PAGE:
Compliments. Praise. Recognition. Affirmation. Gratitude. Appreciation. Positive feedback. Positive strokes. Pats on the back. Constructive feedback.
Unfortunately, most of the feedback we give our kids is negative. You know – CRITICISM. When we’re bothered by something they’ve done and we want them to stop or make a change.
To really impact their behavior, what kids need is more of the good stuff. Actually, three or four times as much praise as criticism would be about right. It’s amazing how motivating a compliment can be!
If it’s done right, that is.
Instead of giving a general compliment, mention the specific action that pleased you. AND – how you really feel about it.
Situation: Your daughter actually straightened up her room before going to school.
General feedback: “Good job, Sweetie!”
Specific feedback: “I love the way your room looks!”
General praise is OK. You could have said something like, “You’re great, Honey.” No harm was done. She’d know she did something you liked.
But by being specific, she knows exactly what she did that pleased you.
So she knows what to keep on doing right.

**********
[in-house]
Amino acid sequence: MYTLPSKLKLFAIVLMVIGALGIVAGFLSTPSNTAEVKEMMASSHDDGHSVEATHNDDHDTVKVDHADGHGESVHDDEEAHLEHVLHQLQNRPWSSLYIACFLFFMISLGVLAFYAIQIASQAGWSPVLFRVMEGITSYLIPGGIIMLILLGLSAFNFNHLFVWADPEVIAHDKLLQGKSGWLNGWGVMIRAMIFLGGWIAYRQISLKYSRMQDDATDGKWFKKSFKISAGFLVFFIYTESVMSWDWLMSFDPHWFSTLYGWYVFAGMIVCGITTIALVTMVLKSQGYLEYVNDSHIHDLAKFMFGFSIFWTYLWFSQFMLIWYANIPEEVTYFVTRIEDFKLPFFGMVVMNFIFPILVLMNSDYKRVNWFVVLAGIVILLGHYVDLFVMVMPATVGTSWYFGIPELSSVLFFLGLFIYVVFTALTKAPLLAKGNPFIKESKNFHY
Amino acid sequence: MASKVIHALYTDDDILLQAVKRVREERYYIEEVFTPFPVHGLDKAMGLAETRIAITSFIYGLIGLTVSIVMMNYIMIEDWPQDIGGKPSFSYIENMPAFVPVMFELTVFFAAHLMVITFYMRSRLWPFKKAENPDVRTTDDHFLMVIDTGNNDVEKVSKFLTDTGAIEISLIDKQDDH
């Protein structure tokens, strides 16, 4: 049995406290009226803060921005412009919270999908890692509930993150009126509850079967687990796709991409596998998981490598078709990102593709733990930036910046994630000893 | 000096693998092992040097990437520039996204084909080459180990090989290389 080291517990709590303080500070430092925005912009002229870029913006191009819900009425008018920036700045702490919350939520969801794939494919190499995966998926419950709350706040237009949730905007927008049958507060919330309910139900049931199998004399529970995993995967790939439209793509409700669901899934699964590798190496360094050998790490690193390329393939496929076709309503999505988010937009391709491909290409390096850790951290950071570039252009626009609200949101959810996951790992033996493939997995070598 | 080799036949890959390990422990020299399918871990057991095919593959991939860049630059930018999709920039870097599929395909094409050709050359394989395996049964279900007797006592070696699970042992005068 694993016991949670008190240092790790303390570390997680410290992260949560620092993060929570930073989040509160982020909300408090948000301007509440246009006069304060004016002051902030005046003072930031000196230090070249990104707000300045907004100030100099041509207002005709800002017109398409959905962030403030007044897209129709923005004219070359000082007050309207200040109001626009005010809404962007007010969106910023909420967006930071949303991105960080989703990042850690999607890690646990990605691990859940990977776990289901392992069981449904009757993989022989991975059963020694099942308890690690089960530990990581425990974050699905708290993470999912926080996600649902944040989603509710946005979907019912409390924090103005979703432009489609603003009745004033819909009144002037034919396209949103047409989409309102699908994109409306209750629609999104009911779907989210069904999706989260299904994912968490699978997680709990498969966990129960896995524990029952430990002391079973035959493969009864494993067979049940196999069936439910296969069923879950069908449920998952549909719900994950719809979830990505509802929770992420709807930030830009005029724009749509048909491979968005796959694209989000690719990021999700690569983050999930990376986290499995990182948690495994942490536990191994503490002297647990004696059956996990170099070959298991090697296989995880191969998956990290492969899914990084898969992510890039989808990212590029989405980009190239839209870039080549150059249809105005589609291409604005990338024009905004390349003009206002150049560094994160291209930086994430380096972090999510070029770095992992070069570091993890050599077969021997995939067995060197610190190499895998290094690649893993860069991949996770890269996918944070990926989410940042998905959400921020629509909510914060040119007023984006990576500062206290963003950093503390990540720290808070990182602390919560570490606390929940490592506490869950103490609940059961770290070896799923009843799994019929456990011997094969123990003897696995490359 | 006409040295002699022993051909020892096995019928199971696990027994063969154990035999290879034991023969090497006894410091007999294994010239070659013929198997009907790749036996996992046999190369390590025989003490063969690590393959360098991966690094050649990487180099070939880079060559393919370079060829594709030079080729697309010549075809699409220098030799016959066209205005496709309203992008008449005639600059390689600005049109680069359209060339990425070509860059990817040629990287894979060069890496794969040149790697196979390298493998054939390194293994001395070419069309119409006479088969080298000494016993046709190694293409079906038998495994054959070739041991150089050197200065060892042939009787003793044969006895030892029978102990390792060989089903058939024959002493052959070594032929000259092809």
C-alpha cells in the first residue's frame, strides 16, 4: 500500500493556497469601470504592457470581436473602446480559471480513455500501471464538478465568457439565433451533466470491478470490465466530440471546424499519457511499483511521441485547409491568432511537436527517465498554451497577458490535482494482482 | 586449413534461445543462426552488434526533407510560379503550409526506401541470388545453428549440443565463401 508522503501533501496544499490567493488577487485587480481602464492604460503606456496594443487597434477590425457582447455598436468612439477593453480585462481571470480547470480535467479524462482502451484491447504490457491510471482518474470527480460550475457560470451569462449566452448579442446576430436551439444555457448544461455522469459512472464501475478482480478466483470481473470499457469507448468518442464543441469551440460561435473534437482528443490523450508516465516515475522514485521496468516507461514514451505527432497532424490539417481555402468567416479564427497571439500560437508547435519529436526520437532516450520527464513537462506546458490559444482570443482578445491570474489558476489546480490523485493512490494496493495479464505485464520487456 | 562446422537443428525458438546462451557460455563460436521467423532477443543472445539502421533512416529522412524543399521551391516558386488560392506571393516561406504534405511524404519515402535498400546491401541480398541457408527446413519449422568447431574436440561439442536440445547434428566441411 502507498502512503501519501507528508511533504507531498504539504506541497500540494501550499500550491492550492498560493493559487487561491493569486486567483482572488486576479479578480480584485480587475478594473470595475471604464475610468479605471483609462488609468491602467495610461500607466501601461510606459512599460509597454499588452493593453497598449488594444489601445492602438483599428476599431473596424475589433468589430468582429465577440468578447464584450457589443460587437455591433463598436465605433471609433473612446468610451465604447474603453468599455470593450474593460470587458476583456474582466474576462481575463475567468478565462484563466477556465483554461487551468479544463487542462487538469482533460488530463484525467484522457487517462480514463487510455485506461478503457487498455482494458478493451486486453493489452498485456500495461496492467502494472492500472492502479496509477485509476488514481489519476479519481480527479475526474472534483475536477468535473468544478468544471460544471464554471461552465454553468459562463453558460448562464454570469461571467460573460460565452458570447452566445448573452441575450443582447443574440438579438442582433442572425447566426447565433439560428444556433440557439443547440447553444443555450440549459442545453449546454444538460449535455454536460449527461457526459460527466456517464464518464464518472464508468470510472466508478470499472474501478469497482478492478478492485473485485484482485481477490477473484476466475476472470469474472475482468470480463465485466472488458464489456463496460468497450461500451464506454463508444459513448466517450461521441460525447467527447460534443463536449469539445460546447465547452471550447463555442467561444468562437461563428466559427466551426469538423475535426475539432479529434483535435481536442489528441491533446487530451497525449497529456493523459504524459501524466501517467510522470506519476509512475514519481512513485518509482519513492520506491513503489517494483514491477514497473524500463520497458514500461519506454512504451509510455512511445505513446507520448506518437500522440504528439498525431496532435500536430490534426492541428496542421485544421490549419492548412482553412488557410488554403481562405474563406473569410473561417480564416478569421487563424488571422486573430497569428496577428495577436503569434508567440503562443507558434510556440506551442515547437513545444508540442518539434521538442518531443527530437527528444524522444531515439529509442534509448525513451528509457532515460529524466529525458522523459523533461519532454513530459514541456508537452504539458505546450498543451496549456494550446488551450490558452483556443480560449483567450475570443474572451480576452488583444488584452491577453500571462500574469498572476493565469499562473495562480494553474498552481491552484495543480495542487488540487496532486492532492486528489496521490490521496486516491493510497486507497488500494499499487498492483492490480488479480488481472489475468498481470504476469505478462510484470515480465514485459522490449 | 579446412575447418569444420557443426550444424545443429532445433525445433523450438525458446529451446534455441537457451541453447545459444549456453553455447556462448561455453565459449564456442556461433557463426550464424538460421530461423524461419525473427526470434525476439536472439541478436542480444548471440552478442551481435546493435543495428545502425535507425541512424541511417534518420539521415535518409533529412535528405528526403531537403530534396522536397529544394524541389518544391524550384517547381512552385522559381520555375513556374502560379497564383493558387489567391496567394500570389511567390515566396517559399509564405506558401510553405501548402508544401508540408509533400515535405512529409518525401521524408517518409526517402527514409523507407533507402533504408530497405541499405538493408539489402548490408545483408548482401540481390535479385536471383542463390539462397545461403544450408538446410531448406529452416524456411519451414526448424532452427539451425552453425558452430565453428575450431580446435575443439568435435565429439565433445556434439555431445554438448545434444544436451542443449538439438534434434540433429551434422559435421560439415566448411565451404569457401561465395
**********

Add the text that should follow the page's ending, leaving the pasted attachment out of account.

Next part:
Situation: Your son called you to let you know he’d be a half-hour late coming home.
General feedback: “I appreciate you, Jason!”
Specific feedback: “Honey, I really appreciate it when you let me know where you are and when to expect you. Then I don’t worry. We’ll hold dinner until you’re back.”
Kids need more positive feedback. More praise. More valid boosts to their self-esteem. They want to know that we notice when they’re doing things right!
But they also need to hear about it when you’re disappointed with their behavior. The approach for constructive feedback is almost the same. Instead of criticizing…
- Describe the specific action that displeased you.
- Share in words how you feel about it.
- Restate your expectations
- Ask for renewed commitment
- Express your confidence that your child can make the change
So with a little effort, you can go from good feedback to great feedback. You can give the best feedback in the world.
And along the way, helping your child develop vital thinking skills is perhaps the best way to prepare them for leaving the nest. My new book: How Your Teen Can Grow a Smarter Brain.
Also, you can download 4 FREE guides, including “The No. 1 Way to Nurture the Bond with Your Teen.”